One of the most unpleasant tasks a business owner or manager must face is having to terminate one or more employees. No matter the cause for dismissal, telling a worker that their services are no longer required is a difficult statement to make. You may cushion the blow with praise, you may justify it with numbers or you may cite the worker's poor performance as the reason, but no matter what you say to the fired employee and no matter how you explain it, the end result can be devastating to both parties involved.
For the worker, it means the end of regular income and probably the termination of company benefits, a 401(k), and other perks of the job. For the owner, CEO, or whoever announces the dismissal, it could mean firing a trusted, well-performing worker (or several of them) in a desperate attempt to cut costs. It won't be easy, but there are best practices. What so many successful CEOs, human resources leaders, and senior managers have advised when laying off an employee is simple: Be honest, be compassionate, and be quick.
Wielding the 'Axe'
There are ways to make a termination easier for all concerned. Following these well-established general criteria for whom to dismiss, how to do it, and what—if anything—to provide to the person dismissed.
Before we discuss how to lay someone off, deciding whom to lay off is equally important. It is also important to consider the circumstances of the economy, the company doing the dismissal, and the financial condition of the company in question.
Assuming the economy is good and the company is profitable, there may be several reasons to terminate an employee.
- For poor performance, including lack of punctuality, absenteeism, or failure to produce desired results
- For resisting change
- For negativism
- For insubordination
- For not conforming to company values
- For questionable character or ethical lapses
- For criminal acts
However, in a poor economy, decisions about whom to fire and why may be decided using other criteria. The employees marked for termination may include the following:
- Higher salaried employees
- Newly hired employees
- The lower 10% on the work performance scale, a group Jack Welch, former CEO of General Electric, often terminated—in both good times and bad.
- Employees nearing retirement and/or older employees. Employers should note that terminating older employees may present a risk of age discrimination lawsuits, either individually or as part of a class action suit, so caution must be exercised in this category. It may be advisable to obtain legal advice before terminating employees in these two categories.
Layoff Best Practices
The "three be rule" is your best guide to the termination process when it comes time to tell the employee.
- Be honest: Tell the employee why they are being laid off, even if it's for poor performance. You're not doing the employee or yourself any favors by concealing the reason. You may cushion the poor performance assessment in a variety of ways, but the truth must be told. For any layoffs due to poor performance, a recent record of poor performance reviews will support your decision and justify it to the employee. It may also be used as evidence if a wrongful dismissal suit is filed against the employer.
- Be compassionate: Being laid off can be painful. Show the terminated employee some compassion and understanding. If your firm has the capability, provide outplacement services or job counseling to help cushion the blow. Keep the employee's ego in mind—it may need a hefty boost at this time, and you can provide it by praising previous accomplishments.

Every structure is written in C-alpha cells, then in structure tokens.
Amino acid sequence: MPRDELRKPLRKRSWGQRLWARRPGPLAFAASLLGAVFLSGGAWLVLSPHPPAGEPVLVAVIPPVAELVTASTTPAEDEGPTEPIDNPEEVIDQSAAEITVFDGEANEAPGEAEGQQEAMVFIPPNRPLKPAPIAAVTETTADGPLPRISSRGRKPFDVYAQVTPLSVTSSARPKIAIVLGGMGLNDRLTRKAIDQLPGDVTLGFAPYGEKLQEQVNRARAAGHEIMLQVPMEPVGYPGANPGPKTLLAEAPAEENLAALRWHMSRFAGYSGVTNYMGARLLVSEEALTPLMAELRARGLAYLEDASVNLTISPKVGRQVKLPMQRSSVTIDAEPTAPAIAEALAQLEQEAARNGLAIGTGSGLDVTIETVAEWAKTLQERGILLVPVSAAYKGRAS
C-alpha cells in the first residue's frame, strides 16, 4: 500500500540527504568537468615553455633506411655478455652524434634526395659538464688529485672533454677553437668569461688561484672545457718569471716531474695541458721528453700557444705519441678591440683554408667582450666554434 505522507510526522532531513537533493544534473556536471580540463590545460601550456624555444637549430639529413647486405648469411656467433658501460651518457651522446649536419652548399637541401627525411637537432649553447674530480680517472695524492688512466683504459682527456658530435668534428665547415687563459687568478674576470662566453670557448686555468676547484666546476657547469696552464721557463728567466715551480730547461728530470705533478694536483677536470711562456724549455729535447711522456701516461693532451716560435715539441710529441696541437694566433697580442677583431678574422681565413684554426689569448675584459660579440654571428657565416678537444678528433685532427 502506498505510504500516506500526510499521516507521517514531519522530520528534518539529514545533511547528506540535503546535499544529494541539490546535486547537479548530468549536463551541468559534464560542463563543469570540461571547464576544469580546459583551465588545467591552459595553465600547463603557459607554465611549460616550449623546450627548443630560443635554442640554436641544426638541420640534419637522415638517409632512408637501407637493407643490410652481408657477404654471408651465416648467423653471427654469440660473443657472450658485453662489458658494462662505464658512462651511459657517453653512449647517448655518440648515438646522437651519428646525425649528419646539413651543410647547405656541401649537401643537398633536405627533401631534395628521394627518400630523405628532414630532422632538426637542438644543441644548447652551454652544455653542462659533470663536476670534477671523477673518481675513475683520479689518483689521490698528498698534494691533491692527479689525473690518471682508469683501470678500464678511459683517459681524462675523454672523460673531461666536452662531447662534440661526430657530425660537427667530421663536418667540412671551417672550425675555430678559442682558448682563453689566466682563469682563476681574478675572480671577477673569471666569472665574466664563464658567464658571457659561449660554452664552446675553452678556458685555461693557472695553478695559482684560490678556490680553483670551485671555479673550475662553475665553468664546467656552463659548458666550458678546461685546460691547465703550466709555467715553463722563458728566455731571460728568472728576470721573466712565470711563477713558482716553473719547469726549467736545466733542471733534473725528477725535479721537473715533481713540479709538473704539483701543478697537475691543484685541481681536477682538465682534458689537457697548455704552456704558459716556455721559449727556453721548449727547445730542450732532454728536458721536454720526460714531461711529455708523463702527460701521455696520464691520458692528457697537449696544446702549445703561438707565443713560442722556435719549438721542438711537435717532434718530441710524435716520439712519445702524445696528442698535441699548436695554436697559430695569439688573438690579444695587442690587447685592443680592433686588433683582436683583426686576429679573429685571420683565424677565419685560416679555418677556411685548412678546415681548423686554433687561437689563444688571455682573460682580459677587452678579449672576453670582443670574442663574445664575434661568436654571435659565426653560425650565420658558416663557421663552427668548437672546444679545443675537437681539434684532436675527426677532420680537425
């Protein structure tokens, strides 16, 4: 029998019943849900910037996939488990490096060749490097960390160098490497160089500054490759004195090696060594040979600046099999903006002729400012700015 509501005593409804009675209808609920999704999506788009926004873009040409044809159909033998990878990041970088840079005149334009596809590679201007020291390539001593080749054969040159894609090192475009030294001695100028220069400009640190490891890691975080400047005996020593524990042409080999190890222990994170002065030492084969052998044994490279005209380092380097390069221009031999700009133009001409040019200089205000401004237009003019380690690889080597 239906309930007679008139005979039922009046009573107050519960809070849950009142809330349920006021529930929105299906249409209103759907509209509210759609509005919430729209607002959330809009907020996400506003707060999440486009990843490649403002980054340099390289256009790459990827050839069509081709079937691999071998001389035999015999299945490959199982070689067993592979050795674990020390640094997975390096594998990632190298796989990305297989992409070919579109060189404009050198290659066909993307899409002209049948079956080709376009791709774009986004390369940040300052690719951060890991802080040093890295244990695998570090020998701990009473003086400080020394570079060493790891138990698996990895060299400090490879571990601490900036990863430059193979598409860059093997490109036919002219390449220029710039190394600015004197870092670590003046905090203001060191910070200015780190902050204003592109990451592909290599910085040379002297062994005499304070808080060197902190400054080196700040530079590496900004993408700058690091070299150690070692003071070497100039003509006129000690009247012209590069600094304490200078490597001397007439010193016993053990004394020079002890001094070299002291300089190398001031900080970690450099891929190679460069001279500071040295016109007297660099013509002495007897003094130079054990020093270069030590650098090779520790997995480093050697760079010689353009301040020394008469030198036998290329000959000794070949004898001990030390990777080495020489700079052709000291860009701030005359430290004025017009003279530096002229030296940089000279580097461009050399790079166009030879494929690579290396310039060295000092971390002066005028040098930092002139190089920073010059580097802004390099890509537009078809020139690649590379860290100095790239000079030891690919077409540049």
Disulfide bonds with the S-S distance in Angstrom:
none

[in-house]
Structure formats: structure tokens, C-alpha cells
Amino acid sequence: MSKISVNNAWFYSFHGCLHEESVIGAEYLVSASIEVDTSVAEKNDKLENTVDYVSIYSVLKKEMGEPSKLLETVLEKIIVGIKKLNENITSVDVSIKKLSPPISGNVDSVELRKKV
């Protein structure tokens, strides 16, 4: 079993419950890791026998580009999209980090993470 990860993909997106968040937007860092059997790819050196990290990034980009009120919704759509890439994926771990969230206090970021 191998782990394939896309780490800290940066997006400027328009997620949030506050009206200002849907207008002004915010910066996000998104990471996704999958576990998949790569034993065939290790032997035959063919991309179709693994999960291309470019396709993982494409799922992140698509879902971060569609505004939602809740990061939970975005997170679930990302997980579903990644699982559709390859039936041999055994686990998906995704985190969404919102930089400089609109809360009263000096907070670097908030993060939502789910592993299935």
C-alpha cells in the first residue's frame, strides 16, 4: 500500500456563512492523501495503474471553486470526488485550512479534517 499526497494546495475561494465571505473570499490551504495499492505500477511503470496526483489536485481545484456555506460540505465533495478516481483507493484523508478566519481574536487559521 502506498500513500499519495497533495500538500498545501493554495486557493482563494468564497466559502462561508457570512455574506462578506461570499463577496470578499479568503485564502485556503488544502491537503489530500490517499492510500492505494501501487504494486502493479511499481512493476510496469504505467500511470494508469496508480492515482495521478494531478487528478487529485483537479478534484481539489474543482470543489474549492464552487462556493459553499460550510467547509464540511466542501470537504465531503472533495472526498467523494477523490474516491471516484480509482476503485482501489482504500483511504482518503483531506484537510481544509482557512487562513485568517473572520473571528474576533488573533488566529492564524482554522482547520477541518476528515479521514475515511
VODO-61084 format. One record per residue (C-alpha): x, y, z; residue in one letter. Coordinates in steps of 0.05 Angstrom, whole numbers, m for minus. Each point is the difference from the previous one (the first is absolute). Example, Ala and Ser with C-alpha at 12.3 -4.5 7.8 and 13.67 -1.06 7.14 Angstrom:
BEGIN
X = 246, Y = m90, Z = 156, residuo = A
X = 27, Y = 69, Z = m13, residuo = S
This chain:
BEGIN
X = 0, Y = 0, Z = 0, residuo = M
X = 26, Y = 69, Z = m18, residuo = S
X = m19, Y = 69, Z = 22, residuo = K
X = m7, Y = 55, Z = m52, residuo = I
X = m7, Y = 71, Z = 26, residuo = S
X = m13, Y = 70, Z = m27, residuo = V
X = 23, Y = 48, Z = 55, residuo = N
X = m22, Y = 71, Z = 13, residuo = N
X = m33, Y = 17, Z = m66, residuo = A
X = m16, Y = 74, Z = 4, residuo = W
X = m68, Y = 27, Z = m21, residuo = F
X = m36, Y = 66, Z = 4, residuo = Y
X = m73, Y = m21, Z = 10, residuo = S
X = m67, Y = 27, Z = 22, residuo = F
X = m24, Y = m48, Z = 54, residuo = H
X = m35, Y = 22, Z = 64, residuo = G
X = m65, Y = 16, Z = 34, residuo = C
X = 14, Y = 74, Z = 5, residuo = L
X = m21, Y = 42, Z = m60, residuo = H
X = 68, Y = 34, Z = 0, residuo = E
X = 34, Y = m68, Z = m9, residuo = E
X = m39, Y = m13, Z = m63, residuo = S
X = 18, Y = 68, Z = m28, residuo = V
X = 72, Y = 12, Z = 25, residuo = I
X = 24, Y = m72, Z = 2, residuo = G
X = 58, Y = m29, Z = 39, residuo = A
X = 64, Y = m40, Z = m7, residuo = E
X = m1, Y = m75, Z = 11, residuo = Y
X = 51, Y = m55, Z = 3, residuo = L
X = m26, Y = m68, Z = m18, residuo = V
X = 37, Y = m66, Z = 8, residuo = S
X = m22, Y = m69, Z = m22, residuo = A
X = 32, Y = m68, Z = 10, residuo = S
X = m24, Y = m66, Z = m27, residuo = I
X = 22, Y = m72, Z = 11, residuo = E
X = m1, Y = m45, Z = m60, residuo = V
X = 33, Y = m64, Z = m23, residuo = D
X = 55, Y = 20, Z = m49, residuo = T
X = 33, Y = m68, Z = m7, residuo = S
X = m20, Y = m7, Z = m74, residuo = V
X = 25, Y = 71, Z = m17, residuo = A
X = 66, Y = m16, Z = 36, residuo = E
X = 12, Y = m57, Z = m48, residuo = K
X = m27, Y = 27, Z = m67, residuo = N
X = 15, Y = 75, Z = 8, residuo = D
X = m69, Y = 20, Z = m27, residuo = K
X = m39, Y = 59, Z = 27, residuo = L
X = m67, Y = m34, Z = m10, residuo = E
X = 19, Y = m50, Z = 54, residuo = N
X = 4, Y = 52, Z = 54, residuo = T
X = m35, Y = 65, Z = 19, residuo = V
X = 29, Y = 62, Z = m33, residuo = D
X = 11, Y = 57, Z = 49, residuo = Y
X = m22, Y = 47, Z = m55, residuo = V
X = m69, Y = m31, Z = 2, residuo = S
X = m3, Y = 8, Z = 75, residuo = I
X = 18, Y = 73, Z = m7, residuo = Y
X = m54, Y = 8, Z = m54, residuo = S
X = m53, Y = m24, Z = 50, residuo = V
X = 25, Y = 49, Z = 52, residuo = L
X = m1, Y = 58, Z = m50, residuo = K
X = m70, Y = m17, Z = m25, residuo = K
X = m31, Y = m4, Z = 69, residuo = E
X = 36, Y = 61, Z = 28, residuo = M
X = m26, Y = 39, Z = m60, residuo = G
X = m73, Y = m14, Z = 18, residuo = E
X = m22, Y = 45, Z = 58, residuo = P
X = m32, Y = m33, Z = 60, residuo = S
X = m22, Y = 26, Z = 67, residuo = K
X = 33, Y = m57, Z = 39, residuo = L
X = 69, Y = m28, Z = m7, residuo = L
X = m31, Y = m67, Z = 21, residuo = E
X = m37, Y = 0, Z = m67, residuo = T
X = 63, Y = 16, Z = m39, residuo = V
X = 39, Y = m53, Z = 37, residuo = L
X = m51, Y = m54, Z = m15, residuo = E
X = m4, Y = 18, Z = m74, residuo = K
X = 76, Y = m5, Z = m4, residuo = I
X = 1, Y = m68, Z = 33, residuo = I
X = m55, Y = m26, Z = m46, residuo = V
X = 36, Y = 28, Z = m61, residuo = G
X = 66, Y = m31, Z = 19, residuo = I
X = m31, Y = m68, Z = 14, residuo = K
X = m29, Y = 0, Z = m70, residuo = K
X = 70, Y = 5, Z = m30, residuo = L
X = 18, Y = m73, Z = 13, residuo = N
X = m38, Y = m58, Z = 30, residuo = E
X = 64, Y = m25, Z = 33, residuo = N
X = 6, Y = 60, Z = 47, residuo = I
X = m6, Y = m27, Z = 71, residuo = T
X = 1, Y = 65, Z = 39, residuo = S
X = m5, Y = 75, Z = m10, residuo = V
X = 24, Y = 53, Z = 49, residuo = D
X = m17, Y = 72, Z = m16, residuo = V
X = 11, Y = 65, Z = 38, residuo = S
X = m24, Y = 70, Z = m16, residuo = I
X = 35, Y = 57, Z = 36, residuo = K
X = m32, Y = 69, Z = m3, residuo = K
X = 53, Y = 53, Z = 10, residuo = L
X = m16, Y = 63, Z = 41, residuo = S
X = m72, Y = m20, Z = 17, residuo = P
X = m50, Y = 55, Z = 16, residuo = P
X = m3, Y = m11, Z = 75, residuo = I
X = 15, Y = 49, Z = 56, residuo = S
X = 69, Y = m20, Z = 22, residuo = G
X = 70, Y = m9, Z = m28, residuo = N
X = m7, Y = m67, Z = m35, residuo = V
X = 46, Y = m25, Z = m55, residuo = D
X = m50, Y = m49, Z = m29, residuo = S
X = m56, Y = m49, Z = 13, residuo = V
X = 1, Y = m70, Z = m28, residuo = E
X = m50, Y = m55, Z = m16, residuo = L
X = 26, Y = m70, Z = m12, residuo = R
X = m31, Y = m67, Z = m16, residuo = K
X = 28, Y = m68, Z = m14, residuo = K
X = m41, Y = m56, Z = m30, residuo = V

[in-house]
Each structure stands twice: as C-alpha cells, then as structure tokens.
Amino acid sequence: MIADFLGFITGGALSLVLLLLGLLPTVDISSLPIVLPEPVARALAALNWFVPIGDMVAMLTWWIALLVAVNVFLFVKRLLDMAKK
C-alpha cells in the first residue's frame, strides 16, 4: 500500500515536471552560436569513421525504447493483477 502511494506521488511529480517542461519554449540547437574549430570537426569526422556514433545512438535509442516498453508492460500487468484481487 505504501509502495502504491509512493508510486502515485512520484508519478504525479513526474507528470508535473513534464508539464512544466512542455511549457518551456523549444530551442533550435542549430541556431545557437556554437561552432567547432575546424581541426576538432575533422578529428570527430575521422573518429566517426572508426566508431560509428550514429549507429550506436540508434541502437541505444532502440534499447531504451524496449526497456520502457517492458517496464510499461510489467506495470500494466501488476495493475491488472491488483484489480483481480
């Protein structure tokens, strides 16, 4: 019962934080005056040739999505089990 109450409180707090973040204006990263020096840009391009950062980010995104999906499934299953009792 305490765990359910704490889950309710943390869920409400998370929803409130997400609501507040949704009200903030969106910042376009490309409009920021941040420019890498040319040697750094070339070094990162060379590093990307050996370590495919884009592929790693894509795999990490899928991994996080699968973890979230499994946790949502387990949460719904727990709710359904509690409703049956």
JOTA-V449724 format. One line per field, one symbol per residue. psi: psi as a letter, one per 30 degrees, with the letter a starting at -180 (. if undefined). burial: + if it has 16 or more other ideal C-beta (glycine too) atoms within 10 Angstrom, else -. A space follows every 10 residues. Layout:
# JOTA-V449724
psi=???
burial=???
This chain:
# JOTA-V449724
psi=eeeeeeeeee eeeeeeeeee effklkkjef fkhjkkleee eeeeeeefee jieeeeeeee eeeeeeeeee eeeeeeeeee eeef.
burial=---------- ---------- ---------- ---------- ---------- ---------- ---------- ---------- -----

- Be quick: A quick, direct dismissal, while keeping the above recommendations in mind, is the most humane way to handle a layoff. You may want the employee to clean out their desk that day and it may be a good idea to have security escort the employee to the door. Too many terminated employees have taken out their sense of injustice or lust for revenge by sabotaging their computers or attempting to hurt their managers and colleagues. Being escorted to the door can be a humiliating experience for the terminated worker but it can prevent destructive expressions of rage. Dismissing an employee on a Friday afternoon is also an effective means of allowing the terminated worker an entire weekend to recover from the shock of dismissal.
What Not to Do
The manager doing the firing should never express anger, express too much disappointment, or threaten to imperil the fired employee's chances of finding another job. Depending on circumstances, you may want to tell terminated employees that they might work as outside consultants, as part-time employees without benefits or that they may be hired back at a later date, when economic and financial conditions warrant it. That said, employers are urged neither to make promises of any kind, nor to make statements that can be interpreted as promises.
The Bottom Line
Laying off staff can be a painful experience for both the laid-off worker and the employer who issues the pink slip. Beyond the loss of income and whatever other benefits the employer provided, the terminated worker often feels a loss of self-esteem. For the employer, the experience of laying off a worker may be equally uncomfortable, although in a different way.
Both of these painful consequences seem inevitable, but both can be reduced in intensity if the employer follows the "three be rule" cited above and determines judiciously who should be terminated. In the situation of a mass layoff, a standardized package may be offered, in which case an employer is less likely to deviate from the severance offered. But in many other cases, severance can be negotiated.